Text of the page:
BREMEN — Thanksgiving is one of the busiest travel seasons of the year, and state and local police are beefing up their presence on roads.
AAA is predicting 54.6 million people will be heading out for the holiday. Of those, nearly 49 million will be traveling by car, a rebound to almost pre-pandemic levels. This time of year is also associated with higher drinking rates, which, combined with the sheer number of drivers on the road, makes it an especially dangerous time for motorists.
To prevent crashes, the Kosciusko County Traffic Safety Partnership and Indiana State Police Bremen Post will be ramping up enforcement as part of the Safe Family Travel campaign. Starting this week, officers will be out in greater numbers conducting saturation patrols designed to discourage impaired driving and promote seat belt use.
“We’re not telling people they can’t drink. We’re asking people to be responsible and to not drink and drive,” Craig Allebach, Kosciusko County Traffic Safety Partnership Grant Administrator. “The holidays shouldn’t be marked by tragedy, so don’t ruin your life or the life of someone else by getting behind the wheel impaired. You will be held accountable if you do.”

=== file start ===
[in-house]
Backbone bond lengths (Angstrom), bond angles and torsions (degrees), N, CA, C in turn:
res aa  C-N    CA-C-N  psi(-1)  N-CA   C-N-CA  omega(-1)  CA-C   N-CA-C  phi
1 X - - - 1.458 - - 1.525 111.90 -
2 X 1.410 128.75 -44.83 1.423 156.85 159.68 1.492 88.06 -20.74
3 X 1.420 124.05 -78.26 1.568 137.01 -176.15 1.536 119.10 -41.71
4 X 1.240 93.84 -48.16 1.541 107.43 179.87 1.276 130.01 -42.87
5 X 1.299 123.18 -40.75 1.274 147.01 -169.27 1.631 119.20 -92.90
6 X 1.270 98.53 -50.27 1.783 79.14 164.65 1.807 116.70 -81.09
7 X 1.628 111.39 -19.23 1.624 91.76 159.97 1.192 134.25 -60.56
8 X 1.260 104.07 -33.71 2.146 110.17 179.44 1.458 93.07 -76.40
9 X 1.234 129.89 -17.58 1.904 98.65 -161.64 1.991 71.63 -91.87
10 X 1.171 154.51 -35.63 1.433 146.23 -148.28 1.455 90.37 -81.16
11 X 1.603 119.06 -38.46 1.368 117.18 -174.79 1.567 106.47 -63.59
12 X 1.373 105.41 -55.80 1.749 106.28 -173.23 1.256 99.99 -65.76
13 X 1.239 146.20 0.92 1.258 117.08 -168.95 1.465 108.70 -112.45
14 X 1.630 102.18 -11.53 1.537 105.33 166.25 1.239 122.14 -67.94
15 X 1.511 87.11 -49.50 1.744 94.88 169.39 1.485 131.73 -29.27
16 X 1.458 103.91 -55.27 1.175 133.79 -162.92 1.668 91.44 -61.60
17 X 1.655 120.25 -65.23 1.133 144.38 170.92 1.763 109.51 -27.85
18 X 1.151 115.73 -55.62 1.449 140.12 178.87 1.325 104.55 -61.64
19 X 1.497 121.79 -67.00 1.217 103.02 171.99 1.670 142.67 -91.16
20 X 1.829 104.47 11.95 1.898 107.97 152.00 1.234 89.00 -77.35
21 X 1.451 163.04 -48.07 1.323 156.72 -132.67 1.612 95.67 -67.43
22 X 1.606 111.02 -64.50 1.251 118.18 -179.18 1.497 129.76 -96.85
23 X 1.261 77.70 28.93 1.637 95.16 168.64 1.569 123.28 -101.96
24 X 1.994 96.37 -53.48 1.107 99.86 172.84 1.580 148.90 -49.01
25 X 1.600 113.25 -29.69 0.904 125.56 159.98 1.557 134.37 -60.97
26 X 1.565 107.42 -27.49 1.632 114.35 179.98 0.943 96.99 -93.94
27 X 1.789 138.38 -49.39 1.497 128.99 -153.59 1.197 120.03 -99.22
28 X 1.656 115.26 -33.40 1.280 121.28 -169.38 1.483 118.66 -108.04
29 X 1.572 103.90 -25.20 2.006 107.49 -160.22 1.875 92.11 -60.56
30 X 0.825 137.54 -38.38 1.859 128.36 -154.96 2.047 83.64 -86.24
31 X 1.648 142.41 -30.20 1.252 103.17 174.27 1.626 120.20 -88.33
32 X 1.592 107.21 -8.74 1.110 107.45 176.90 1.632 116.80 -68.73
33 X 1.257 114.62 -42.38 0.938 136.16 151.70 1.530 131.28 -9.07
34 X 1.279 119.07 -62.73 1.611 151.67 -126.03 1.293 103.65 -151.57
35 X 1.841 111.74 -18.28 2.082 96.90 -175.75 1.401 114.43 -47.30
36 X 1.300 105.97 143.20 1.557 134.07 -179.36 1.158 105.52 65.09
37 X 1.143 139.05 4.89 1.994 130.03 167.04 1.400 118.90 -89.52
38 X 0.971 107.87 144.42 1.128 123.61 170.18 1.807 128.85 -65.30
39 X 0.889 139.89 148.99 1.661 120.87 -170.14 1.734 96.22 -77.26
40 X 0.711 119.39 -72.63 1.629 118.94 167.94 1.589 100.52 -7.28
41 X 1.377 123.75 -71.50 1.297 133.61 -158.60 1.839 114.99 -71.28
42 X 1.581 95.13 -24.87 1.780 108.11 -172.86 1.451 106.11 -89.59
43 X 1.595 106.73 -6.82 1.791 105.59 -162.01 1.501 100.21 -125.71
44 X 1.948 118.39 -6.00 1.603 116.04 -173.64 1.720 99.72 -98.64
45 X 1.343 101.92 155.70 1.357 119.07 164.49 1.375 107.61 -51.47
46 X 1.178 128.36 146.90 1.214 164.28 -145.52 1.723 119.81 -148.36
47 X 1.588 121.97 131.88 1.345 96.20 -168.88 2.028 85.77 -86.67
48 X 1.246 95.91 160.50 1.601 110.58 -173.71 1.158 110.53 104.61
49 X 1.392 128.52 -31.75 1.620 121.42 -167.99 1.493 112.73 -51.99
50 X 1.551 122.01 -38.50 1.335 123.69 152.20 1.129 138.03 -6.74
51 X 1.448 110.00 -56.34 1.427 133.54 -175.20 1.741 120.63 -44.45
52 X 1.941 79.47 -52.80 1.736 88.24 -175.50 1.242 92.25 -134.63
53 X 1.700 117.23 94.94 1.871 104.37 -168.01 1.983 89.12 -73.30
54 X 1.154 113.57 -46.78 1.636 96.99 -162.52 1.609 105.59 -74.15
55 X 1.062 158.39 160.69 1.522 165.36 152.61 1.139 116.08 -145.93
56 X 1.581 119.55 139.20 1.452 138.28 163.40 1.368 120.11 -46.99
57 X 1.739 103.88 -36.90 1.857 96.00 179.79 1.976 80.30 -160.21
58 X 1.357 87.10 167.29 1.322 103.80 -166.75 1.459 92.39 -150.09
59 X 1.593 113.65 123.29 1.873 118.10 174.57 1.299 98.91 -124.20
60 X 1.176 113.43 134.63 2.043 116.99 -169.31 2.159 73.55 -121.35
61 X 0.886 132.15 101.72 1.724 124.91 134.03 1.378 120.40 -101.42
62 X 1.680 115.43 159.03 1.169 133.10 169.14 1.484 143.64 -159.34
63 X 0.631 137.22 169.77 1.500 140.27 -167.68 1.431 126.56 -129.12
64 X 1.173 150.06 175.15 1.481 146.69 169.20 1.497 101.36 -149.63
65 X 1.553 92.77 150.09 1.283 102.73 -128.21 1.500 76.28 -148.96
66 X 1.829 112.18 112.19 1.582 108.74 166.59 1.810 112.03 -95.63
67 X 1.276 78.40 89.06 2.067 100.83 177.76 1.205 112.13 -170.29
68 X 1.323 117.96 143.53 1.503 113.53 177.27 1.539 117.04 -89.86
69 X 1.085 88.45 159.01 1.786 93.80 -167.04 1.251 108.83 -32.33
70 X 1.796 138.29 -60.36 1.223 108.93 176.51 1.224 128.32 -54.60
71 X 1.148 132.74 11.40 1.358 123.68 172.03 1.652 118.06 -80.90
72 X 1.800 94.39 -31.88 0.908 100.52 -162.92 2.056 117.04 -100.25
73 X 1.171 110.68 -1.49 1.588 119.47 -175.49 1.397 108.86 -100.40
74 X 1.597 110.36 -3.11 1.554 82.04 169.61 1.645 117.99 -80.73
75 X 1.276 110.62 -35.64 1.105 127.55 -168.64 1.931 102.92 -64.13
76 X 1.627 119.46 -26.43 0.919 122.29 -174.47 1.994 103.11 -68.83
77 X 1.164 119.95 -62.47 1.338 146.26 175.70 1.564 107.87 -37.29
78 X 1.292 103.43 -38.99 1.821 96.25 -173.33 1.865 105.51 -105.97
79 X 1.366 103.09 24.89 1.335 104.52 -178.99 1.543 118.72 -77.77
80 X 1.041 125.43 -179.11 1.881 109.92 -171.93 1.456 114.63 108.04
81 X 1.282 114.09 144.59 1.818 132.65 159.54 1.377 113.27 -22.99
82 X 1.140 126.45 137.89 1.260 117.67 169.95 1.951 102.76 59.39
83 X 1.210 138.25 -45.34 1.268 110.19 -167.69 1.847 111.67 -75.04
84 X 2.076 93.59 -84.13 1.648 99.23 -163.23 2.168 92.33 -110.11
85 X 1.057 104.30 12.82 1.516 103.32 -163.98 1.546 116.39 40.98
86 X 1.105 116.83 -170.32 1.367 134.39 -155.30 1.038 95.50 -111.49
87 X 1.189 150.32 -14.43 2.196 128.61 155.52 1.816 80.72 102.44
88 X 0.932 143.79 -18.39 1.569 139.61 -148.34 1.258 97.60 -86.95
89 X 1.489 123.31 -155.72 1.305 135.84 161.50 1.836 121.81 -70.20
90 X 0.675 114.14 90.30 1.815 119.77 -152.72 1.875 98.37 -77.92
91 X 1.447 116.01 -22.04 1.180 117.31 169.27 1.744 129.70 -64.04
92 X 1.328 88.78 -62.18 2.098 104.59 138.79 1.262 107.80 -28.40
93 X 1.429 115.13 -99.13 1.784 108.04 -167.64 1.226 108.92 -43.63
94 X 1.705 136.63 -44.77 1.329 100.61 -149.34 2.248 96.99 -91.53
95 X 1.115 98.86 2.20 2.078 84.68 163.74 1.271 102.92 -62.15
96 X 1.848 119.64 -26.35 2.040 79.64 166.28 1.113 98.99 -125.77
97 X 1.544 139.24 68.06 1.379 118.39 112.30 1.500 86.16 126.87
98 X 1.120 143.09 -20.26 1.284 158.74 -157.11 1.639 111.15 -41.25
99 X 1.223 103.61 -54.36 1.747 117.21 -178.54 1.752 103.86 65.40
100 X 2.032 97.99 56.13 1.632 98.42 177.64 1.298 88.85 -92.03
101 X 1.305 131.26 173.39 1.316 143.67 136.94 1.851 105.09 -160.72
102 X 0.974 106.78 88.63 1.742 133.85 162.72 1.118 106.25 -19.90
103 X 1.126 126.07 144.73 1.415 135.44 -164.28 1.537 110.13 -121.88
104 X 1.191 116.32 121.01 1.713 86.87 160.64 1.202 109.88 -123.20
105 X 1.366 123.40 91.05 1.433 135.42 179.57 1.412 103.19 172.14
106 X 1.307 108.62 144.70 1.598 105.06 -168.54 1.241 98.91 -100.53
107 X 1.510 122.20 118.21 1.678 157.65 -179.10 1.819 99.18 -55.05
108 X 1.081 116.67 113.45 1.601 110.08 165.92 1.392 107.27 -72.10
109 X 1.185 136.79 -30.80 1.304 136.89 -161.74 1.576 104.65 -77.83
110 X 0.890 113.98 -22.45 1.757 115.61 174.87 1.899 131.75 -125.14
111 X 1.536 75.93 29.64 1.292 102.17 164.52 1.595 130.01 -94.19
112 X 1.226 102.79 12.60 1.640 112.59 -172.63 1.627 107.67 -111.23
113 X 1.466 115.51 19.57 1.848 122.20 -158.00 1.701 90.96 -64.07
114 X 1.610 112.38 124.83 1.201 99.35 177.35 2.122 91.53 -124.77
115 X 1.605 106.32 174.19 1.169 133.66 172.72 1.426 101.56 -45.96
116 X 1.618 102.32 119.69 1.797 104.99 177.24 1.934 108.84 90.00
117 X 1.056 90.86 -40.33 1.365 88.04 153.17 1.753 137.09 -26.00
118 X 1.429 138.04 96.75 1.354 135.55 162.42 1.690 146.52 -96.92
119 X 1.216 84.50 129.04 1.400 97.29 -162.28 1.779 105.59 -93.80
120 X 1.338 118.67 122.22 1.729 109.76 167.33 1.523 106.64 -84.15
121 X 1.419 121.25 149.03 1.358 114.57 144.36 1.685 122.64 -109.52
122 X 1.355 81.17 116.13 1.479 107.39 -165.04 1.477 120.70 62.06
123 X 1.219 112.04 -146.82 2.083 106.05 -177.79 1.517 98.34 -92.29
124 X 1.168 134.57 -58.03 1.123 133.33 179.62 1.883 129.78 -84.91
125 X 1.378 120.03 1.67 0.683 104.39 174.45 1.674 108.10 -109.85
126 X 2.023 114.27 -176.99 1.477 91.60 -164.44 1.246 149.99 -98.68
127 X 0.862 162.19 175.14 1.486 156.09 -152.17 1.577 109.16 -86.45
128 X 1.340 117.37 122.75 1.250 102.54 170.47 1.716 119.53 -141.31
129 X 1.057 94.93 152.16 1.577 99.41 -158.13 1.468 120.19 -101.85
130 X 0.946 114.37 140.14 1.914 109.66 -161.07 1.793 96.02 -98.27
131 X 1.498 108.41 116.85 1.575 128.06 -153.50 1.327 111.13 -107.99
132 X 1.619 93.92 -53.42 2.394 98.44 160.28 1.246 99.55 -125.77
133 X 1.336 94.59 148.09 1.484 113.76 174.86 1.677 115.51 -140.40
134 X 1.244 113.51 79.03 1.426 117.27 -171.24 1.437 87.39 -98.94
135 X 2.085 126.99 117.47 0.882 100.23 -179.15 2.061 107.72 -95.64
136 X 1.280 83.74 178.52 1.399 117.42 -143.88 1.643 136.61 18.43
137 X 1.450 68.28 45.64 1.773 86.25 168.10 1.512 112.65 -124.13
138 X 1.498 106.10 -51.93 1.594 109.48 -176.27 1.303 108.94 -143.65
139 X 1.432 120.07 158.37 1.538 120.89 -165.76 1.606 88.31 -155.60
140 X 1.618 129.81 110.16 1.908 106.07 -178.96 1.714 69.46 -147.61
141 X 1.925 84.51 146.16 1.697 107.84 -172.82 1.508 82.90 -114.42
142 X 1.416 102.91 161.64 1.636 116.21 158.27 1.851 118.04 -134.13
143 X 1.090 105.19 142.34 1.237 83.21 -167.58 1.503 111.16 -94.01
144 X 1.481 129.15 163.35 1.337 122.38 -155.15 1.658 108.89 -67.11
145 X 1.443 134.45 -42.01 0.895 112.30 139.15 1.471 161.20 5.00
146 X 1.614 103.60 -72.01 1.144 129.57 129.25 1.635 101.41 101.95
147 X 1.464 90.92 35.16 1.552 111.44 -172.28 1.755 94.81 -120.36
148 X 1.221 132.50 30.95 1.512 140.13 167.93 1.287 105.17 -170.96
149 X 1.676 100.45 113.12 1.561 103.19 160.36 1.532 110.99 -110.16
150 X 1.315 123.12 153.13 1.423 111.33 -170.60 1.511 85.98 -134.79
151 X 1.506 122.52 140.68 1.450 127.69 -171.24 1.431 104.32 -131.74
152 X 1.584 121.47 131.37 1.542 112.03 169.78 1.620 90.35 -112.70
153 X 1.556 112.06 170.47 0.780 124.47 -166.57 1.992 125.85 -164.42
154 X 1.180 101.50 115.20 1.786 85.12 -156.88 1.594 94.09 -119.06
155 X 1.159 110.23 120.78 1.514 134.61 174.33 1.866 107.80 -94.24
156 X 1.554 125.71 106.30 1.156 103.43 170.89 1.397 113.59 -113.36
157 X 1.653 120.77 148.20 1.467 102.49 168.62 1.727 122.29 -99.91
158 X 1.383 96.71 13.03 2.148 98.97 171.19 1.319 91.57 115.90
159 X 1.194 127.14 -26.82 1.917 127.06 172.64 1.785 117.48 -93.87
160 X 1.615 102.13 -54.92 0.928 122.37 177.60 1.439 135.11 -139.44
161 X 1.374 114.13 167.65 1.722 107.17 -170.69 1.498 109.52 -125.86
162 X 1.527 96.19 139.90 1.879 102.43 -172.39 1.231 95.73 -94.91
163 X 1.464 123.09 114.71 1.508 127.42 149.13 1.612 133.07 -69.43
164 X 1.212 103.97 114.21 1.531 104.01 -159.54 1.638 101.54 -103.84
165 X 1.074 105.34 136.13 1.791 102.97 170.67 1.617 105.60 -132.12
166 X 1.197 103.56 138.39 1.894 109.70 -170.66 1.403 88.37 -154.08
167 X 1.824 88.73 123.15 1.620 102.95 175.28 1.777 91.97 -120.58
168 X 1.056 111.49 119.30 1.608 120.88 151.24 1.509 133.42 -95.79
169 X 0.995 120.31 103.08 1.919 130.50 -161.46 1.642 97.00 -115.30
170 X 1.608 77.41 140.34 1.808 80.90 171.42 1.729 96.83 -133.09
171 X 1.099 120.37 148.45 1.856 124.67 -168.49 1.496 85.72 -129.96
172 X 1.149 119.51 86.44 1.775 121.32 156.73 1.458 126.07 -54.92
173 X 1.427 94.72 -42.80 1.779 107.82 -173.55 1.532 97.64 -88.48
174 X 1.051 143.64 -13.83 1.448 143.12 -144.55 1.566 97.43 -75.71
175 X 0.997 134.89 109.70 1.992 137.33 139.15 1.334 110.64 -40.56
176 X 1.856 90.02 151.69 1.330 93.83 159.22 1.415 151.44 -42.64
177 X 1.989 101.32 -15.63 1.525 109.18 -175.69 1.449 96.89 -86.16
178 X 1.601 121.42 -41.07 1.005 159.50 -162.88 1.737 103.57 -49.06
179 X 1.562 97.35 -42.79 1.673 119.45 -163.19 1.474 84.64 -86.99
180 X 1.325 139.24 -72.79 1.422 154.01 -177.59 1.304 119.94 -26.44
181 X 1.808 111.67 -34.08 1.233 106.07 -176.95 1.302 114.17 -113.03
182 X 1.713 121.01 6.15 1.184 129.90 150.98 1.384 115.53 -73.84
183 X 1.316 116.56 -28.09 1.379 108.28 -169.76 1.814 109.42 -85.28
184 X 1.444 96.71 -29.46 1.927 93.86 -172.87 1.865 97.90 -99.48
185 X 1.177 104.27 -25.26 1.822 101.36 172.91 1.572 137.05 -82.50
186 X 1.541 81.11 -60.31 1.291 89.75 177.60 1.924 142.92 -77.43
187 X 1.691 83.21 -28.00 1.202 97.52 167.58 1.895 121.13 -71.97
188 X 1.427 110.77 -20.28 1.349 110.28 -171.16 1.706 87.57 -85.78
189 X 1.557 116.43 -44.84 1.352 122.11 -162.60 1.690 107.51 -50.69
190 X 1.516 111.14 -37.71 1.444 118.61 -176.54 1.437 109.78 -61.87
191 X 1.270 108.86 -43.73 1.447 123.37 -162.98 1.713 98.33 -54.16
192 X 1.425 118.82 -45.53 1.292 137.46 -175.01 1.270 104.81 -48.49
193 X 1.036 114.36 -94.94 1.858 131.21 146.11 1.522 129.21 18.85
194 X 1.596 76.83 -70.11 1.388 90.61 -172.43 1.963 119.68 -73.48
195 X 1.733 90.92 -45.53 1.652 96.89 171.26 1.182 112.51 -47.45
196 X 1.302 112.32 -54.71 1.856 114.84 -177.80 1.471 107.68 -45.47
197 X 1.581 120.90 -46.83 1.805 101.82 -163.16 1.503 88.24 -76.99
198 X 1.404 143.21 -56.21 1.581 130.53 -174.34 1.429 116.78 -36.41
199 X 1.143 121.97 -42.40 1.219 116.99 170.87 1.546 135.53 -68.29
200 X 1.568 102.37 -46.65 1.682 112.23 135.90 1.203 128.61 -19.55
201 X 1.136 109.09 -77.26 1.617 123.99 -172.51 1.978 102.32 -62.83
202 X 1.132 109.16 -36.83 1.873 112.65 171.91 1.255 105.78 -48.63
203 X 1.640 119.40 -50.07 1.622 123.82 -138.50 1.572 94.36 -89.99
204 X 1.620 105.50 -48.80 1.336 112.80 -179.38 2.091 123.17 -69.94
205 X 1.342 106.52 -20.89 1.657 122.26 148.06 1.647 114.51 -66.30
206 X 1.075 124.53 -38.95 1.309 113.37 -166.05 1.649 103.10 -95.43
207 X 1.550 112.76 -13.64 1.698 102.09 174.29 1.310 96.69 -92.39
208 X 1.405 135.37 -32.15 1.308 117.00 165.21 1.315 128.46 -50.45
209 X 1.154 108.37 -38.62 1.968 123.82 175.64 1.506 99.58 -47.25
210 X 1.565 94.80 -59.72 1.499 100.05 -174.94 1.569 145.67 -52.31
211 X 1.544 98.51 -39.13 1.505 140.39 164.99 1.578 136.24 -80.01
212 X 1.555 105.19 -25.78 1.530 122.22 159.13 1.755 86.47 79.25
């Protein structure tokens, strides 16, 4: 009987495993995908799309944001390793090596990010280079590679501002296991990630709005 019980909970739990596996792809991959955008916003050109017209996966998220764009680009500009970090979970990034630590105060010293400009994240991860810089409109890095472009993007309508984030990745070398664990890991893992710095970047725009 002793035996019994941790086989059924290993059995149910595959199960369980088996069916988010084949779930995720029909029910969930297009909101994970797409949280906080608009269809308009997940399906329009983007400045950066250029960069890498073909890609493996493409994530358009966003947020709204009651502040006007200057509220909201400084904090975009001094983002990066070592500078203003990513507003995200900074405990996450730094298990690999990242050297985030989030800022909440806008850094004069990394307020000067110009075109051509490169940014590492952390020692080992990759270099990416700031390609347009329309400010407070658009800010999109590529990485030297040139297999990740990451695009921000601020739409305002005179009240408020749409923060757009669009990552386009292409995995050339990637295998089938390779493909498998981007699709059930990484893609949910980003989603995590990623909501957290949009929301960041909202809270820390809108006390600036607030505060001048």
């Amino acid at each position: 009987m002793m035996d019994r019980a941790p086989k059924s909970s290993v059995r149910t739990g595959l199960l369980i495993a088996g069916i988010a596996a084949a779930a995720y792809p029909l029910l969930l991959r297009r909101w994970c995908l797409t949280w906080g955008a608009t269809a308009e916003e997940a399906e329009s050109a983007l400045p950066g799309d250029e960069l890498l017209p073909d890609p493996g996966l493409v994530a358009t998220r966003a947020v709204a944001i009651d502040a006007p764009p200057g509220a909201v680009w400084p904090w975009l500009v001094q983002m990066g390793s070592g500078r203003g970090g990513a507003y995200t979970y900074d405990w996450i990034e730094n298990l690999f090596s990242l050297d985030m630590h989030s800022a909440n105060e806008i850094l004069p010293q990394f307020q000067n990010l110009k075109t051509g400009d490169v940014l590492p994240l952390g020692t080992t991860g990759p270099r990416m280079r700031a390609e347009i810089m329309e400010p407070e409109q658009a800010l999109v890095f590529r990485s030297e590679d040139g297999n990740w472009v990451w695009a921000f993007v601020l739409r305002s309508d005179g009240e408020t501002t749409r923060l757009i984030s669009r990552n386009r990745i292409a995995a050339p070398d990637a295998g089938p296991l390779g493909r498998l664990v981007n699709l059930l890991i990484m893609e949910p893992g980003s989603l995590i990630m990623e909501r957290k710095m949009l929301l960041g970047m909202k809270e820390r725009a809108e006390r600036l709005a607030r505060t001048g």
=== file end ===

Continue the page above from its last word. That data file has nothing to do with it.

The extra high-visibility enforcement is funded with grants provided by the National Highway Traffic Safety Administration through the Indiana Criminal Justice Institute.
According to NHTSA, drunk driving and fatal crashes spike during the Thanksgiving holiday season. This can be attributed, in part, to cultural phenomena like “Blackout Wednesday” or “Drinksgiving,” an event synonymous with heavy alcohol consumption. This year’s holiday also comes at a time when fatal crashes and dangerous driving are up across the state and nation.
In Indiana, 932 people lost their lives on the road last year, a 4% increase from 2020. Of those fatalities, 12 occurred during the Thanksgiving holiday season, with more than half (seven) found unbuckled at the time of the crash.
On average, approximately one-fourth of the state’s traffic fatalities are caused by drunk drivers.
“Impaired driving is life-threatening, but even more so around the holidays,” said Robert Duckworth, ICJI Traffic Safety director. “With so many ride options available, there’s no reason that should be the case. We’re asking everyone to plan accordingly and to make safety a priority. Our goal is zero fatalities this year.”
With officers on high-alert, motorists are encouraged to plan ahead to get home safely by designating a sober driver or by using public transportation or a ride service like Uber or Lyft. Even if one drink is consumed, never drive impaired or let friends get behind the wheel if they’ve been drinking.
Motorists are encouraged to contact the department or call 911 if they encounter an impaired or unsafe driver on the road.